F-35 program office to finish tests of key weapon this year

WASHINGTON — By the end of the year, the F-35 program office will wrap up testing of a key munition that will allow U.S. Air Force F-35A jets to hit moving targets, the Pentagon’s F-35 program head said Sept. 18.

The director of the Air Force’s F-35 integration office told Defense News in February that the service hoped to integrate Raytheon’s GBU-49 munition into the “A” model’s weapons loadout in time for full combat capability.

Without it, the service would be left dependent on a range of munitions without “lead laser capability,” which allows the weapon to calculate the path of a moving target. GBU-49 has that ability built into its front end, while the F-35’s other munitions require that a pilot estimate where a target will move and aim there.


In an exclusive interview last week at the Air Force Association’s annual conference, Vice Adm. Mat Winter, head of the F-35 joint program office, that the effort is coming along quickly.

The Air Force’s F-35A is now able to carry the GBU-49 as long as it has 3F software, and the JPO has proven the jet can safely and accurately drop the bomb through weapons delivery tests, he said.

“We have done fit checks, we have done all of the other integration, all of the normal weapons integration — form, fit, function — of GBU-49 on the F-35A. And that was a collaborative effort of industry and the government together, which is a good news story,” Winter said.

The aircraft’s most recent software iteration does not include specific interfaces for the munition. However, that will change at the end of the month, when the JPO begins rolling out a software update, termed 3FR6.3, to A-model jets used for developmental and operational tests.

“What it does is it provides the appropriate displays and information,” Winter said. “Right now, when you carry a GBU-49, it shows GBU-12 in the cockpit” because the weapons are basically the same in terms of size, weight and flight characteristics.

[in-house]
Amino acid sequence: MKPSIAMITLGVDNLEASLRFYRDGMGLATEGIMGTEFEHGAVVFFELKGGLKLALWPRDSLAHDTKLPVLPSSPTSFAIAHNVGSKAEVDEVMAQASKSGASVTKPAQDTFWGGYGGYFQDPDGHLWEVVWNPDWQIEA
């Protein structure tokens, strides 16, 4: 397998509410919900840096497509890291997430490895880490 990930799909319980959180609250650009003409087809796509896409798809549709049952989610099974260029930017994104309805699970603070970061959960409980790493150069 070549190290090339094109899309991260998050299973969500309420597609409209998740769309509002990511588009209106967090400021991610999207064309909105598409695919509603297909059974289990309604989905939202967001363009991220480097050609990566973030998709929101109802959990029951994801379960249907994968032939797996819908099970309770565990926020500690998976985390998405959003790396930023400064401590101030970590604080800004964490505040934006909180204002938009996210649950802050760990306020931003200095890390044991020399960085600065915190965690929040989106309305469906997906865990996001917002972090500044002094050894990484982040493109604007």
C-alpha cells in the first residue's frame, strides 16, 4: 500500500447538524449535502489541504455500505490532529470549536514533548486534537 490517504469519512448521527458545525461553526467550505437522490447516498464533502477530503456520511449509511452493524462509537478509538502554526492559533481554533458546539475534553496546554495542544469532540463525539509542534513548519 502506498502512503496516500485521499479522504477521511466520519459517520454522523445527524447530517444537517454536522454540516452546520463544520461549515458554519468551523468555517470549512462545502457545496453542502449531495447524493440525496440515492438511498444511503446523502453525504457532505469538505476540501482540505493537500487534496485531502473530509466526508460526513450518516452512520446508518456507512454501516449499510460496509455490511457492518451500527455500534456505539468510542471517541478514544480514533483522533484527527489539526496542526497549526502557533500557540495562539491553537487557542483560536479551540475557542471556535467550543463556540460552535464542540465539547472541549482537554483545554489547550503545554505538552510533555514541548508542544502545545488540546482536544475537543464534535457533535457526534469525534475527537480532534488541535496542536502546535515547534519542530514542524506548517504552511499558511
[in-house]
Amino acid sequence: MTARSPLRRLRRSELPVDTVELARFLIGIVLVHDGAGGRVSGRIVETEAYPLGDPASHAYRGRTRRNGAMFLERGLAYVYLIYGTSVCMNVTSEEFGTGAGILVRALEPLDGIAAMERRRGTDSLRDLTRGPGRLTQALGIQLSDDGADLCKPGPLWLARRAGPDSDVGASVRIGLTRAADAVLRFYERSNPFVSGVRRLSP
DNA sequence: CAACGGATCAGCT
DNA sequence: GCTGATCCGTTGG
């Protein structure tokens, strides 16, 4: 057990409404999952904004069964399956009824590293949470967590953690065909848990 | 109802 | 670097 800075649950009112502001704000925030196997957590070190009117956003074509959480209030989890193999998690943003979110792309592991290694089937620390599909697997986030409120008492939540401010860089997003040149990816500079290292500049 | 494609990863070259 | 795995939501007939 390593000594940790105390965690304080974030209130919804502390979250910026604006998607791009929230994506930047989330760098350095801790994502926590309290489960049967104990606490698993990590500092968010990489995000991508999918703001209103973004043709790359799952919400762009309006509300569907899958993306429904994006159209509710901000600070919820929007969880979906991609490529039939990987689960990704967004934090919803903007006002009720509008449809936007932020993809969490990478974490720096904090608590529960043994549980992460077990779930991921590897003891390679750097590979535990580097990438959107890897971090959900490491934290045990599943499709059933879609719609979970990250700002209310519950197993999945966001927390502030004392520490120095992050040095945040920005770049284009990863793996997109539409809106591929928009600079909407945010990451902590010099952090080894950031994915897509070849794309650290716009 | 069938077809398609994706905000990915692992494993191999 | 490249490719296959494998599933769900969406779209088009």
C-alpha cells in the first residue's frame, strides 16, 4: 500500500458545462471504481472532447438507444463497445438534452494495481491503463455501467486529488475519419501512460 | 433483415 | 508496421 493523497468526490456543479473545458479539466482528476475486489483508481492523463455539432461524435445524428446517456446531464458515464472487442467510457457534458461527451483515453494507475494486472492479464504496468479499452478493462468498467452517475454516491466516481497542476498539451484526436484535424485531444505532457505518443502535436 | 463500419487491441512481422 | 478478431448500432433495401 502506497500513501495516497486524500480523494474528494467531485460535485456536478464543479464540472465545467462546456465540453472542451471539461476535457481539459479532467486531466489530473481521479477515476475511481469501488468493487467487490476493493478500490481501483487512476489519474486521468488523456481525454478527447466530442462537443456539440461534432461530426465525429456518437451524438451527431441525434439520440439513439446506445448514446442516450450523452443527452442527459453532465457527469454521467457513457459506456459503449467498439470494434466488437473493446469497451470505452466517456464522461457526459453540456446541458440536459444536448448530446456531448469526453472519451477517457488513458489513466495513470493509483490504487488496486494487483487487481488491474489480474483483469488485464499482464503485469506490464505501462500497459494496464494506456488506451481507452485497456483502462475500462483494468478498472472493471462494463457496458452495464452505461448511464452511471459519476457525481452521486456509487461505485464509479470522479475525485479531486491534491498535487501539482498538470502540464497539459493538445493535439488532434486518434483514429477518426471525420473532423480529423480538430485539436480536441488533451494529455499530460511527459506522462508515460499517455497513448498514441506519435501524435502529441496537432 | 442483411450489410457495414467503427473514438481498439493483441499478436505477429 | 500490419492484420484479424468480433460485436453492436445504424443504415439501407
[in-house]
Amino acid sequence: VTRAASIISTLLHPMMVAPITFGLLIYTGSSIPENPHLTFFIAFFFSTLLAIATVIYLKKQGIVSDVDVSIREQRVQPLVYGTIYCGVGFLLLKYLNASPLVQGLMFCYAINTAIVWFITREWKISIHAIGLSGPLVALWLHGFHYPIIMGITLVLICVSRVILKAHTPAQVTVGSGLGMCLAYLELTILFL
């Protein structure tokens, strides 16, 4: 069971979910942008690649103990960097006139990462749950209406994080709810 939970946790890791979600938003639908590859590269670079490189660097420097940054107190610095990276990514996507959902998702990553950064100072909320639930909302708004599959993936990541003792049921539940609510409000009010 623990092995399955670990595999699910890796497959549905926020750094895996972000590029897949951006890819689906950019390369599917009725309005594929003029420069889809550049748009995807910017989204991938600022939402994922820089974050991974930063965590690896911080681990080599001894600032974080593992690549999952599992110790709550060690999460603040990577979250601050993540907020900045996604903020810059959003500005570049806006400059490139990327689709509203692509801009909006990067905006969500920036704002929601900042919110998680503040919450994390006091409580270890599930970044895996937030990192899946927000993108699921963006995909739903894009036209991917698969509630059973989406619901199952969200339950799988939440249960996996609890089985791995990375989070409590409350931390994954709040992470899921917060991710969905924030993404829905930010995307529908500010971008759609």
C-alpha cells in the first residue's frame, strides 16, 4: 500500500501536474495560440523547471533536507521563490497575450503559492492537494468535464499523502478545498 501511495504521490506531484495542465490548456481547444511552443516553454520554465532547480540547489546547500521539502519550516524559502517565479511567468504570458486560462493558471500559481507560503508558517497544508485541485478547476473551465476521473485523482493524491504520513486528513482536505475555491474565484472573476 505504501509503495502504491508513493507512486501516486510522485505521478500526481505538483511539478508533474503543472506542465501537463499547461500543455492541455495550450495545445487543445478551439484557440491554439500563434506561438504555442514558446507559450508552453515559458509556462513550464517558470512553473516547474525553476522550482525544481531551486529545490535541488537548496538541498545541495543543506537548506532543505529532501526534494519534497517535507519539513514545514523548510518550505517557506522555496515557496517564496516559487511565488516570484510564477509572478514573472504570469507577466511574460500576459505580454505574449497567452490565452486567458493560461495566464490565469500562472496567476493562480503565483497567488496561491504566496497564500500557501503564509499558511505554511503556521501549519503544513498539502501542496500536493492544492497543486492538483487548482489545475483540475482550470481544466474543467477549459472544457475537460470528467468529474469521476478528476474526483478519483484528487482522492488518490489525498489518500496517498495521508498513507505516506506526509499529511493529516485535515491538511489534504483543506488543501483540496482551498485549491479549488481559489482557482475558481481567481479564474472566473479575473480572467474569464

“Now the software will provide GBU-49 indications and the airplane knows it’s a [GBU-]49, that way you know you’re probably going against a moving target,” he added.

Once the new software is installed on developmental and operational test jets, the JPO will spend several months validating it through a series of flight tests. When that evaluation is complete — sometime in December for the F-35A, Winter said — the program office’s GBU-49 integration effort will be complete.

It may take months for the Air Force to roll out that software update to its operational fleet, which is just now starting to accept 3F jets.

“That doesn’t mean I couldn’t put GBU on an airplane if we had to do something right now. Because we could do that,” said Winter, who reiterated that should the F-35A be called to combat, it could drop the GBU-49 as long as it has 3F software.

Rather, the software update means that “full flight clearance [is] done, tie it with a bow, out the door,” he explained.

During a February interview, Brig. Gen. Scott Pleus, then director of the Air Force’s F-35 integration office, said the F-35’s ability to hit moving targets would become vitally important as the joint strike fighter moves from its development phase to operational use.

“The ability to hit a moving target is a key capability that we need in current close-air support fight, and the GBU-49 is a great solution for the F-35 and, frankly, for all of our legacy platforms to hit these moving targets,” he said.

When the F-35’s requirements were first formed, the Defense Department intended for the joint strike fighter to drop cluster munitions to be able to hit moving targets. However, the U.S. military has stopped employing cluster munitions due to concern from human rights organizations, and the F-35’s electro-optical infrared system will not be upgraded with a lead-laser capability until follow-on modernization starts in the early 2020s.